Under natural cover
As we have already mentioned earlier, Robins usually like to nest among proper coverage, preferably natural.
Instead of an exposed pole in the middle of your backyard, you should put up the bird box in a more concealed space, such as among the ivy and other climber plants, or simply behind tree branches.
While it is highly improbable, sometimes Robins may not nest in your bird box even after you have followed the steps mentioned above.
Now, as we have mentioned before, the largest part of a robin nesting in your bird box is pure luck. However, a more plausible reason may be that robins simply prefer using natural structures to manmade ones when looking for a place to nest.
Some specific nesters in the market are made to avoid this problem; they are natural-looking, with a large entrance.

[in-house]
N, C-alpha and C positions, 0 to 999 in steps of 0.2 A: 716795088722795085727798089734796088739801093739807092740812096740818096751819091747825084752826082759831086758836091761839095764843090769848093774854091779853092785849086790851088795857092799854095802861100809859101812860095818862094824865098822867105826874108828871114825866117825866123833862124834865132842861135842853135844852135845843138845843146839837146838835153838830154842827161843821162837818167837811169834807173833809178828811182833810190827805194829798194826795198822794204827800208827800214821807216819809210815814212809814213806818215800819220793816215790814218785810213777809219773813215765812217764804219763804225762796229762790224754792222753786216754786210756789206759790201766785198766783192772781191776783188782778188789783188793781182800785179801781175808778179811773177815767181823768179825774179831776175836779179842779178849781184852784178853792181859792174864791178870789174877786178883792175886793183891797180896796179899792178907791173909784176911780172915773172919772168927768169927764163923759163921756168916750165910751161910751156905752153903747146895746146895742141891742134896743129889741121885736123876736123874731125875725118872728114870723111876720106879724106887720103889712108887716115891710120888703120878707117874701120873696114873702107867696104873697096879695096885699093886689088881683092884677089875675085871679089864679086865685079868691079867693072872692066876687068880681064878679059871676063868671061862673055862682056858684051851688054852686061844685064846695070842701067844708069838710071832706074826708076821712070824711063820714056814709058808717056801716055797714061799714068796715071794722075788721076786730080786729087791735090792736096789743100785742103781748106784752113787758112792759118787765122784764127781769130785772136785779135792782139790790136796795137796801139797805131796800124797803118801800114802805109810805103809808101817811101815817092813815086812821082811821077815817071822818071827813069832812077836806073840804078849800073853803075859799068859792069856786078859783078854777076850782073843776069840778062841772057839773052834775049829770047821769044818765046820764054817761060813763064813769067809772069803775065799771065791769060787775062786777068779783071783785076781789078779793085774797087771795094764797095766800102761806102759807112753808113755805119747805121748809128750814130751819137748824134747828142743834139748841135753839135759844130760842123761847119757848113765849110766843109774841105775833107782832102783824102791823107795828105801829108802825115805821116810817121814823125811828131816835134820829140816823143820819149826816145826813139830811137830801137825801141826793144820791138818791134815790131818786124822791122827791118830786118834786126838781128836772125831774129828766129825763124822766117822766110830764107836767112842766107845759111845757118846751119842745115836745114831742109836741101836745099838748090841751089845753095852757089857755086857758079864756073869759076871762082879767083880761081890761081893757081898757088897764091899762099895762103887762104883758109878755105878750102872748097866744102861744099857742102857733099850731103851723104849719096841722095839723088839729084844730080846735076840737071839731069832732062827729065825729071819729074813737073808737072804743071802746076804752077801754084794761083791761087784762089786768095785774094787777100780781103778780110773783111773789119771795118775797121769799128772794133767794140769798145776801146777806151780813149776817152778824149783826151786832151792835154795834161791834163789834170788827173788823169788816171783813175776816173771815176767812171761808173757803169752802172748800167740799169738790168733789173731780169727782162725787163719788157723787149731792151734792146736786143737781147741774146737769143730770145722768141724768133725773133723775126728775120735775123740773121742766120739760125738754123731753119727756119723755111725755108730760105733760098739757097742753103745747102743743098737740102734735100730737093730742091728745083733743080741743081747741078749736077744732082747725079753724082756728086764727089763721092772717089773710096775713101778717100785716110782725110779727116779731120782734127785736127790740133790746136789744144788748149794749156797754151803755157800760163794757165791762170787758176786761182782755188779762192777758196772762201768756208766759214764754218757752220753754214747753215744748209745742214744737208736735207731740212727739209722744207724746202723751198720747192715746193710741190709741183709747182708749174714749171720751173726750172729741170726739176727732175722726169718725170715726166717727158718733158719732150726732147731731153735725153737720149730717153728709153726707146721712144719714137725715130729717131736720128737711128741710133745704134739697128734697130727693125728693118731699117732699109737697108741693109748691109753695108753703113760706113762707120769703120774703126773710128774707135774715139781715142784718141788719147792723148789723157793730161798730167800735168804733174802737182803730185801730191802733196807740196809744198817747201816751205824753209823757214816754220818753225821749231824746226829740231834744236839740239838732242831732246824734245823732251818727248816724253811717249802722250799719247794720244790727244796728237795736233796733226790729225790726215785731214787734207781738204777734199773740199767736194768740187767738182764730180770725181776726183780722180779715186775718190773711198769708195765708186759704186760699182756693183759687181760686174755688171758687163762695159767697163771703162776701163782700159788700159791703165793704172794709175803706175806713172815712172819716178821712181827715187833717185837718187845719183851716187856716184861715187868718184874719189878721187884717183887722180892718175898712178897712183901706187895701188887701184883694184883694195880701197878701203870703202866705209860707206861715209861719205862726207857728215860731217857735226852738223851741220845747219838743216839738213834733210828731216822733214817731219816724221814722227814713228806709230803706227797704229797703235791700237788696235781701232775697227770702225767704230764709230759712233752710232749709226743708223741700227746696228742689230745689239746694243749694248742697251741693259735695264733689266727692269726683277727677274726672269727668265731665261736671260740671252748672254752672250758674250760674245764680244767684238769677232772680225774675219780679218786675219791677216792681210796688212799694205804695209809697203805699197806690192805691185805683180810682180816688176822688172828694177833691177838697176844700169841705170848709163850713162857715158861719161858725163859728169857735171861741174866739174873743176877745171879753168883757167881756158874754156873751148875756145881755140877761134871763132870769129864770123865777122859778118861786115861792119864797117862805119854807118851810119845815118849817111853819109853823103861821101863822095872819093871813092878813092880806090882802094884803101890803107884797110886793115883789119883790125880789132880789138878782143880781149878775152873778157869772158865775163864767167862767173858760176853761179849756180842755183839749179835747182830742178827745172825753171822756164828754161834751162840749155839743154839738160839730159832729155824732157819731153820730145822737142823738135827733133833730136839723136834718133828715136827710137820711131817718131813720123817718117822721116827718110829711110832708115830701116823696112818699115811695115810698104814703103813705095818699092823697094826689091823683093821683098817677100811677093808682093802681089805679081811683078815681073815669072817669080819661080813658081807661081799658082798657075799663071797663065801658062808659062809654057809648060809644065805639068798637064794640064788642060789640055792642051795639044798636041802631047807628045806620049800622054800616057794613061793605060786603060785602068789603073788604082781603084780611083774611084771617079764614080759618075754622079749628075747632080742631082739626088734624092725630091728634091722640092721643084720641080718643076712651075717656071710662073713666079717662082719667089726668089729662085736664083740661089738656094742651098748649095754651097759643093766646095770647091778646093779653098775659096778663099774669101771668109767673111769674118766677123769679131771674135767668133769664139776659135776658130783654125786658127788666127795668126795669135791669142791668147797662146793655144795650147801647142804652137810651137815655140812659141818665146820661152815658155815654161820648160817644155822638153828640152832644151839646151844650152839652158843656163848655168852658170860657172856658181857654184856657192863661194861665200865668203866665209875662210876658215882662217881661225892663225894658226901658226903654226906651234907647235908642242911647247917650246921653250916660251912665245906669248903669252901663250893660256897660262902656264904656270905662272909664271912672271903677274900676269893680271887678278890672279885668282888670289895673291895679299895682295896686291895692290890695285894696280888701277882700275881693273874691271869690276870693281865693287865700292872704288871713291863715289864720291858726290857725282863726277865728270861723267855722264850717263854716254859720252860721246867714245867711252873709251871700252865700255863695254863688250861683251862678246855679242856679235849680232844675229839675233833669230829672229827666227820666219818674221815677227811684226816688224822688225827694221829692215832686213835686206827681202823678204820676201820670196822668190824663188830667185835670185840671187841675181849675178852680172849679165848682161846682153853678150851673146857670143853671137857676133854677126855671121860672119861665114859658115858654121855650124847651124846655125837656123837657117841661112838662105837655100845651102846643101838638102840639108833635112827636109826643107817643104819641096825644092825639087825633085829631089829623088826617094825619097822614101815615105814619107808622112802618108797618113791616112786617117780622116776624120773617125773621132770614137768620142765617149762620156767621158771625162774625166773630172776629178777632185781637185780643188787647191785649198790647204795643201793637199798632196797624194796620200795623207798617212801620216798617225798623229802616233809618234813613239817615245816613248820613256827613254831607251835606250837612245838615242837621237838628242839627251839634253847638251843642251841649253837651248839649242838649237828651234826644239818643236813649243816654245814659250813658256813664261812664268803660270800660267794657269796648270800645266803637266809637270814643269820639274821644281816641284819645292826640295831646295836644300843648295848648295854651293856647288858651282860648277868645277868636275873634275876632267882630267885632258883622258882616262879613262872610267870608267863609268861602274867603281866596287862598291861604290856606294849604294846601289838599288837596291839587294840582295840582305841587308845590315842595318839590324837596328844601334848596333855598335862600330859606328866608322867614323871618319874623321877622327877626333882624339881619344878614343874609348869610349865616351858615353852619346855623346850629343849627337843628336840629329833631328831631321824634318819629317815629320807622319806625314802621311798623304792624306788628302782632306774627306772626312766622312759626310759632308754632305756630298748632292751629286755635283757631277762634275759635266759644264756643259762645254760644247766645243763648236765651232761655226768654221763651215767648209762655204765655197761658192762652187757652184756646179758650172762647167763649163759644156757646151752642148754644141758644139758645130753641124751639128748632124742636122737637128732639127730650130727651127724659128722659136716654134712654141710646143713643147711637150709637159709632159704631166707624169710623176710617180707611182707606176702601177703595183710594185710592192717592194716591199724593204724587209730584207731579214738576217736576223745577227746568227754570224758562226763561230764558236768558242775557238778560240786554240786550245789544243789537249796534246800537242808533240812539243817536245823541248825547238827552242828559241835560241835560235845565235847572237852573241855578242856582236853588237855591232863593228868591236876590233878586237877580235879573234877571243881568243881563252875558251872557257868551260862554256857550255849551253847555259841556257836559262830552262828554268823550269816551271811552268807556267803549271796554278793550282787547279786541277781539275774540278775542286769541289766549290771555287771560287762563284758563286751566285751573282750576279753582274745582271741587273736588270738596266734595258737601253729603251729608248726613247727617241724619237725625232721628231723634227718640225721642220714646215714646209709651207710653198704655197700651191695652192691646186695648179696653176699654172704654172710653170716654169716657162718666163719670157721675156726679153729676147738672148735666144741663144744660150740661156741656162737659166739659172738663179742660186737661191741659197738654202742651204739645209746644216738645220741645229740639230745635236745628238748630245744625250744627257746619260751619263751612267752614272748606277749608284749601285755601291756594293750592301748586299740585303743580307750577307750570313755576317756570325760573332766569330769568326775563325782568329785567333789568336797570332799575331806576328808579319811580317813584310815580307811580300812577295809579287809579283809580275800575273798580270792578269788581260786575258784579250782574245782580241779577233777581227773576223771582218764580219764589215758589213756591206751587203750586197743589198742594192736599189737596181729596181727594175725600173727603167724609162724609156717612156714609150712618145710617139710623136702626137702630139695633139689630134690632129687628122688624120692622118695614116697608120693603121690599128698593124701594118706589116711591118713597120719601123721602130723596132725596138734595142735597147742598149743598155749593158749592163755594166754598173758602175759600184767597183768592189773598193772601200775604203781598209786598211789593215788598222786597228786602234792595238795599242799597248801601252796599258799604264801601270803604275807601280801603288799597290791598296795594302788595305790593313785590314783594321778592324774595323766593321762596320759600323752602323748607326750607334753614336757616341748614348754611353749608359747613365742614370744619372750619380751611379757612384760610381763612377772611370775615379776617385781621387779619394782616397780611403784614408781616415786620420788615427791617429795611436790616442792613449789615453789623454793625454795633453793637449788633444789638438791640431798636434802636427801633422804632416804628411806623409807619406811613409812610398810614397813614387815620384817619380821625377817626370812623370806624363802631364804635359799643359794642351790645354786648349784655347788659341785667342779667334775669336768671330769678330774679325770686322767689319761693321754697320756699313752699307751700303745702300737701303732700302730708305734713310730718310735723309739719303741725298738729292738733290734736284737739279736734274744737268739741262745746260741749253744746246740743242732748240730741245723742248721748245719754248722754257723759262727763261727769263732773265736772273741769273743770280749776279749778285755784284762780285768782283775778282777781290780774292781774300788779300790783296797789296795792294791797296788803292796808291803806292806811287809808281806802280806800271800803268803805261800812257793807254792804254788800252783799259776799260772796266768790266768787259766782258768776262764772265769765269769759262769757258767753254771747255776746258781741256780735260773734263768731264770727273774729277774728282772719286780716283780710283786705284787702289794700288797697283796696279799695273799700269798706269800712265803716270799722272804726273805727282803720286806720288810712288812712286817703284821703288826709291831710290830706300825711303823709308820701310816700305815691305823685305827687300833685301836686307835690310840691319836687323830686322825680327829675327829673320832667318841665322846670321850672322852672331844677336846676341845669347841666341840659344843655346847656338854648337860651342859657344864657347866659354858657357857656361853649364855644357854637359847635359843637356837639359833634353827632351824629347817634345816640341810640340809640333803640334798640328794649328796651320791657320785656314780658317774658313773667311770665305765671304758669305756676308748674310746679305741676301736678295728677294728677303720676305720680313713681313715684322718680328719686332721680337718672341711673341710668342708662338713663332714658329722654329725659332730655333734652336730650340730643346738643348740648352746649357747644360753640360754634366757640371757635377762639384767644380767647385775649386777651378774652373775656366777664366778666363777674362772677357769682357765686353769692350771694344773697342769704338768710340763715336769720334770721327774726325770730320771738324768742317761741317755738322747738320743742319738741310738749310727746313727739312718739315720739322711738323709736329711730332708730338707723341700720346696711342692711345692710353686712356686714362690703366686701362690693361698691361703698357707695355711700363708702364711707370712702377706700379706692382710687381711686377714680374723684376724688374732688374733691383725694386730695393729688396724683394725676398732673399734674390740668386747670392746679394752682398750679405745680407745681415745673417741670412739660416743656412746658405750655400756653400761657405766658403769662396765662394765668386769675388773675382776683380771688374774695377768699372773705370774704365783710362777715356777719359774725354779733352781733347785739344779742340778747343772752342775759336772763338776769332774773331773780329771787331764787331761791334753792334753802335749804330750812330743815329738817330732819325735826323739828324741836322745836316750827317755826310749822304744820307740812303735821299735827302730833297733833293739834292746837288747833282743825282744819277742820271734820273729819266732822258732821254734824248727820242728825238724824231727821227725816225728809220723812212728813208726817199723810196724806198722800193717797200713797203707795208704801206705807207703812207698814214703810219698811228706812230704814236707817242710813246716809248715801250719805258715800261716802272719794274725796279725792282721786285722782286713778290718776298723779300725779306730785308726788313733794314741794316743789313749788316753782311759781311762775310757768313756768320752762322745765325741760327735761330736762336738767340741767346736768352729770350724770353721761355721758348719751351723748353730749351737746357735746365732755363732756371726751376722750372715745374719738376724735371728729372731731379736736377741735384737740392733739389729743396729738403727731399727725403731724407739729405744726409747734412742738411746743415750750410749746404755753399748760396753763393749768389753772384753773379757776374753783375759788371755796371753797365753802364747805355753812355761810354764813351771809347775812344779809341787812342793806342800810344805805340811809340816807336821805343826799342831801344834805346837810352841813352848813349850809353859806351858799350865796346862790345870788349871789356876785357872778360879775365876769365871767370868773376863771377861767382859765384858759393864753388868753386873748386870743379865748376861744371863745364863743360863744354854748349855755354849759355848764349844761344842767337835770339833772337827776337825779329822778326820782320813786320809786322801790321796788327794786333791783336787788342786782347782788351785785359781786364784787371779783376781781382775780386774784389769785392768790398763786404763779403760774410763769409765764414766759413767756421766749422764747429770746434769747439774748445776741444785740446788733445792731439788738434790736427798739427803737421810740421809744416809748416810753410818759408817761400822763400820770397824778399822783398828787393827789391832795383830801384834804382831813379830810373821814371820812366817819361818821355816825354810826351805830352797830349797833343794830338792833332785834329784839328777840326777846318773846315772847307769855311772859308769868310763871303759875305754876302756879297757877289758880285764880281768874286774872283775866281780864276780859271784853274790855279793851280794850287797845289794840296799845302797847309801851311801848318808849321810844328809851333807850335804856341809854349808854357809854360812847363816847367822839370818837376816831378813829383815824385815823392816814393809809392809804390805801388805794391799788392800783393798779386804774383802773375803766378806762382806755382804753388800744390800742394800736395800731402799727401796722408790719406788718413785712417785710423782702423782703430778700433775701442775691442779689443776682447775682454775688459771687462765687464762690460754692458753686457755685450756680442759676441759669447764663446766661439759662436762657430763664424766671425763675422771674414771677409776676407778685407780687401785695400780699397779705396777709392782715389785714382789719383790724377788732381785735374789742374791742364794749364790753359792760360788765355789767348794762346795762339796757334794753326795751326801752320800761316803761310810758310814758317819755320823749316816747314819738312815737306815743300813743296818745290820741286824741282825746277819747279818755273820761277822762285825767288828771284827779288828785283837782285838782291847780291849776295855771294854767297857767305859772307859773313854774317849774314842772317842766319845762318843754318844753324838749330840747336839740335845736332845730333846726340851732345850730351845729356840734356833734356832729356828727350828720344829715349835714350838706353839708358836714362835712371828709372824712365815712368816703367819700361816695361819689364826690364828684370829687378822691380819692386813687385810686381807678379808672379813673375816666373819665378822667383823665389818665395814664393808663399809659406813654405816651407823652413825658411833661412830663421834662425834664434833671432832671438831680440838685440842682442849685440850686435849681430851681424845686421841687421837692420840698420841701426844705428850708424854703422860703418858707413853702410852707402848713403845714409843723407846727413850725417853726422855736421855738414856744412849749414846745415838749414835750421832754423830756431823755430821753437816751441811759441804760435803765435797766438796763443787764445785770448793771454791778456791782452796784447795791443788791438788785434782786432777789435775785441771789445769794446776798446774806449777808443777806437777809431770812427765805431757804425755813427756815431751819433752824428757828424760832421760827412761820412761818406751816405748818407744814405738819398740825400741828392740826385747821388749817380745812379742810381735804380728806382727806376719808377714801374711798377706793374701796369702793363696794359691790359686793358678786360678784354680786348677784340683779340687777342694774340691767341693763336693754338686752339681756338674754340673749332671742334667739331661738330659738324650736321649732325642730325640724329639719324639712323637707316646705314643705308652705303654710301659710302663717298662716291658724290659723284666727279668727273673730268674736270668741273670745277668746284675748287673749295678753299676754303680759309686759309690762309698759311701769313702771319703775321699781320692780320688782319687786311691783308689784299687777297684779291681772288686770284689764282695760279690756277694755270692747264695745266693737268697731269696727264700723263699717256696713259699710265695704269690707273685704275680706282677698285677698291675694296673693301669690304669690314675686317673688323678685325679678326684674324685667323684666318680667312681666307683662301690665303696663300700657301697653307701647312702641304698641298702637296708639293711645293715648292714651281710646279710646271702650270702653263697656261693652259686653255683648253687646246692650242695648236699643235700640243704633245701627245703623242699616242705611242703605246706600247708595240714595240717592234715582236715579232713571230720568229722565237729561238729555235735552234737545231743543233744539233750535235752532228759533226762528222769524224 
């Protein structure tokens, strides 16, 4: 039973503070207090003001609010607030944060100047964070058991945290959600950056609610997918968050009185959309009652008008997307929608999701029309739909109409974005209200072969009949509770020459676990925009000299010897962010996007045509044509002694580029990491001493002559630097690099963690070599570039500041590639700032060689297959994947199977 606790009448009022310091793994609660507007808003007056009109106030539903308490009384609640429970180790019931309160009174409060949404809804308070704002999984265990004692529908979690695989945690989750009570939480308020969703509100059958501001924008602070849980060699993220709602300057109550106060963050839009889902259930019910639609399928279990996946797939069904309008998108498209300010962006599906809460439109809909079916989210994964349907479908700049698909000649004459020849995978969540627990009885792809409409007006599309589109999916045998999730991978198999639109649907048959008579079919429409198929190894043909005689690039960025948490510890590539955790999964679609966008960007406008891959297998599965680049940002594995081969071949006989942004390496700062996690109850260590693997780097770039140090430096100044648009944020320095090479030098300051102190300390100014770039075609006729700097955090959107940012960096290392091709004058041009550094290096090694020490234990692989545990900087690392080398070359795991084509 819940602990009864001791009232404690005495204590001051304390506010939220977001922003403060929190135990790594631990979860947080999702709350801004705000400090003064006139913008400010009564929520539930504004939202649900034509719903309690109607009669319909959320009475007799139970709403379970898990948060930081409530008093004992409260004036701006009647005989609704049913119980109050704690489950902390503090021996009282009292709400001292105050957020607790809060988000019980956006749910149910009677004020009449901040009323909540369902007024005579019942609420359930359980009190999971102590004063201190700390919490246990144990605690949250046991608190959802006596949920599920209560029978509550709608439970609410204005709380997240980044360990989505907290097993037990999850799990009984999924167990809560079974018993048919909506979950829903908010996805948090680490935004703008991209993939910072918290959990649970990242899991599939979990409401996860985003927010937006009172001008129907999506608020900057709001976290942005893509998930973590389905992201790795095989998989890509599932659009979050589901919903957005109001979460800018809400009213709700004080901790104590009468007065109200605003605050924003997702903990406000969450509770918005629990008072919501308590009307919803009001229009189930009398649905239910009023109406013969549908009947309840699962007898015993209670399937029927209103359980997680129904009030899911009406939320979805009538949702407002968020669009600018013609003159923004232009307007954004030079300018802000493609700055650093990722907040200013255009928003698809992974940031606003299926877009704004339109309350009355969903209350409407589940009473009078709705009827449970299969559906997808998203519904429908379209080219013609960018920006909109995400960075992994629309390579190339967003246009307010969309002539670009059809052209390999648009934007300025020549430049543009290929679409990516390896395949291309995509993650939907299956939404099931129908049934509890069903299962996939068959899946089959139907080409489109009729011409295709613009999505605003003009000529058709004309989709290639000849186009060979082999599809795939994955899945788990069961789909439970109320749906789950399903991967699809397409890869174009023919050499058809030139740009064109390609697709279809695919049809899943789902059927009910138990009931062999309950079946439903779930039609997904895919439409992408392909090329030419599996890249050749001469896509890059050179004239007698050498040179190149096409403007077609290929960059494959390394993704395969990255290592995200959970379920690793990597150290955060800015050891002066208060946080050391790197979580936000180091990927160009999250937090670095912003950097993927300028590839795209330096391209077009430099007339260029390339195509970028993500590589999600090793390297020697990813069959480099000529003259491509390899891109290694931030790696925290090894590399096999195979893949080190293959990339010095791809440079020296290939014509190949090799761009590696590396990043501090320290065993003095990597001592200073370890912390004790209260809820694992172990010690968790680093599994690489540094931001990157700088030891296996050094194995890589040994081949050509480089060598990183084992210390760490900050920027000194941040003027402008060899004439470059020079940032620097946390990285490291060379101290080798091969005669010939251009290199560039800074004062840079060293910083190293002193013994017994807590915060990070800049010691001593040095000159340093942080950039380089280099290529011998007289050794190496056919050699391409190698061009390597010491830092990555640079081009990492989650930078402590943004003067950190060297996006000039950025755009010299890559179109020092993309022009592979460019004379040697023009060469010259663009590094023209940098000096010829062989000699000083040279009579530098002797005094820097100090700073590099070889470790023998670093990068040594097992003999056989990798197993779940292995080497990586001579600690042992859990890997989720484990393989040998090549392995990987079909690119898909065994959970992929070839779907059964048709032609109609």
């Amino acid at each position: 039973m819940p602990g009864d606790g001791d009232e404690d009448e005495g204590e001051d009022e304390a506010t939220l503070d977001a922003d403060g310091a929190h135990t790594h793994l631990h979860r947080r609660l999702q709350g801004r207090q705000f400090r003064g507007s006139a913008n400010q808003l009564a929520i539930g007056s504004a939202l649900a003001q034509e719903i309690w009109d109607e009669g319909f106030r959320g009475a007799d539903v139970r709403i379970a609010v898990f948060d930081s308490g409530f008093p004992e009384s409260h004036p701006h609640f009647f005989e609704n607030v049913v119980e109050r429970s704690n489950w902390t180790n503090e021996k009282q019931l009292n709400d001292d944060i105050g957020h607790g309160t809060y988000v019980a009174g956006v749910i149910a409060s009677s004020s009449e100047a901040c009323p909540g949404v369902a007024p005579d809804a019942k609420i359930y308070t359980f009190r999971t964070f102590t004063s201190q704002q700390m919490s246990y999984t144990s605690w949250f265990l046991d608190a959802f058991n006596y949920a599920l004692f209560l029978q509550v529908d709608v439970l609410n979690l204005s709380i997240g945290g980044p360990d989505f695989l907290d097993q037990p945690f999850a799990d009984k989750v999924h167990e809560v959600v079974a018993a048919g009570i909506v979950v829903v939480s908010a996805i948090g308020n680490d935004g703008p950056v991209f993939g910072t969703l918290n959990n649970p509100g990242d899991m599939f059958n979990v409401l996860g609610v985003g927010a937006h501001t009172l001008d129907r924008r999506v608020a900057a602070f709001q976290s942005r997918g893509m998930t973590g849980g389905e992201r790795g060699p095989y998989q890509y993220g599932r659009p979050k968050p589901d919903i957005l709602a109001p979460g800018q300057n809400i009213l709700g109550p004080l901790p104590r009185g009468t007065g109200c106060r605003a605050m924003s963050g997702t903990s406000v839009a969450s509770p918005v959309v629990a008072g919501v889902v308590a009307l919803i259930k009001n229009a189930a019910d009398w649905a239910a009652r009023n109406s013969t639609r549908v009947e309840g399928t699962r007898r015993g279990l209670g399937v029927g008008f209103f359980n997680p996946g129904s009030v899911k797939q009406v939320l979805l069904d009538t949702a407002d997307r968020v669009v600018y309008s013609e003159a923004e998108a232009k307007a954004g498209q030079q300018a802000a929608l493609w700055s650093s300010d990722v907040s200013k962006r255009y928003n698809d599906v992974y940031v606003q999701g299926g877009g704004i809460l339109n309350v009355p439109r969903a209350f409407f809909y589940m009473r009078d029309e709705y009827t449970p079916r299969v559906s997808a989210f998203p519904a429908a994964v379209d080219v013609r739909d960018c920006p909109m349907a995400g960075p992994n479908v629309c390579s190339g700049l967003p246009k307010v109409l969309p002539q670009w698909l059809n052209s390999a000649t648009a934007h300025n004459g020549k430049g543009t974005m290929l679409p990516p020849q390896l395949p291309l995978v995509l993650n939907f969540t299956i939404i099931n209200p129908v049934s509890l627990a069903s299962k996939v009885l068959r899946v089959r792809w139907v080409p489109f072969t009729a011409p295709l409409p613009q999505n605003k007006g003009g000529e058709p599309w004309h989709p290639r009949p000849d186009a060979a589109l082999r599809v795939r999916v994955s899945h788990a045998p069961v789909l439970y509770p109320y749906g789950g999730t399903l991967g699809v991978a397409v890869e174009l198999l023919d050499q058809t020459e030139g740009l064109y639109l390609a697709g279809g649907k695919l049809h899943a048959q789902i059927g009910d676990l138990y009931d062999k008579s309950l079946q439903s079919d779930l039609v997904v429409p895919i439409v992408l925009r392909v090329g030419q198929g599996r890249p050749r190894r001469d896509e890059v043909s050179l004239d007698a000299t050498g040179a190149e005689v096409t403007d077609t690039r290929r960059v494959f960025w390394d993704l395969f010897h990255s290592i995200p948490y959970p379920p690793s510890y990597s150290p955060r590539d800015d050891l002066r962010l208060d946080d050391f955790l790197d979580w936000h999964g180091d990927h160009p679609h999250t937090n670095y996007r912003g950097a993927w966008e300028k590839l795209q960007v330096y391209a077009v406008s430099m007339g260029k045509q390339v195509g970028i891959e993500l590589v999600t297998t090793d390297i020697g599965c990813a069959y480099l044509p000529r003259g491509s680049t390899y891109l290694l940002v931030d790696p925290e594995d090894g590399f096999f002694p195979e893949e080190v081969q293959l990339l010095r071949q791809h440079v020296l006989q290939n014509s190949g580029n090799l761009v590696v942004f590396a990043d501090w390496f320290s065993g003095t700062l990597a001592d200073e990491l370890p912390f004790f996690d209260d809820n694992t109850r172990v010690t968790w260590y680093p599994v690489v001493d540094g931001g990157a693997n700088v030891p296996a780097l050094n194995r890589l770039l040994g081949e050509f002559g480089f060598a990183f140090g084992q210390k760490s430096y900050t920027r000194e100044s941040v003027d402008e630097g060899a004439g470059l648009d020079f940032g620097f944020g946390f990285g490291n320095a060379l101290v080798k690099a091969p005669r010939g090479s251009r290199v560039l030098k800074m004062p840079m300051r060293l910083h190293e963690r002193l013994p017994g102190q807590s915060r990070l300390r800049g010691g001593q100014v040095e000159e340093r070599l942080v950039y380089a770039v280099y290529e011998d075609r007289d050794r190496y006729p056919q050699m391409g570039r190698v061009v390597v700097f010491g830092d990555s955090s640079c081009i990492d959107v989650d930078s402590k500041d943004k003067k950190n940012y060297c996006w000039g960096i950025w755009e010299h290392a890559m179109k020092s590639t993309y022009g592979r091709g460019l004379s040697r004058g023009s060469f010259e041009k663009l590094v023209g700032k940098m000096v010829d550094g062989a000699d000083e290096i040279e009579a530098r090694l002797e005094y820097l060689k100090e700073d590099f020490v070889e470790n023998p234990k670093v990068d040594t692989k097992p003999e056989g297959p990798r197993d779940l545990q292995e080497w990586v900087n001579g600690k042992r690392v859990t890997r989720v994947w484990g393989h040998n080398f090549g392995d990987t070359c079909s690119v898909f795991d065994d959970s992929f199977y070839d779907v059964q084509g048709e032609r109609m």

What to do with the bird box after the robins have left it?
Suppose the Robins do nest in your bird box; congratulations! However, as you must’ve gathered by now, these birds are not there to stay. Once the breeding season ends, they’ll leave for their migratory journey and are unlikely to return to it.
The main question now is, what to do with the bird box? Well, you should clean it thoroughly, to begin with, removing all the nesting materials. After cleaning, you can set it up again to offer shelter to the wintering birds.
So, returning to our initial question: do robins reuse their nests? No, they don’t. Like many other songbirds, robins also tend to build new nests for their eggs every year and rarely return to the old ones. If you have a robin nest on your property, you can discard it.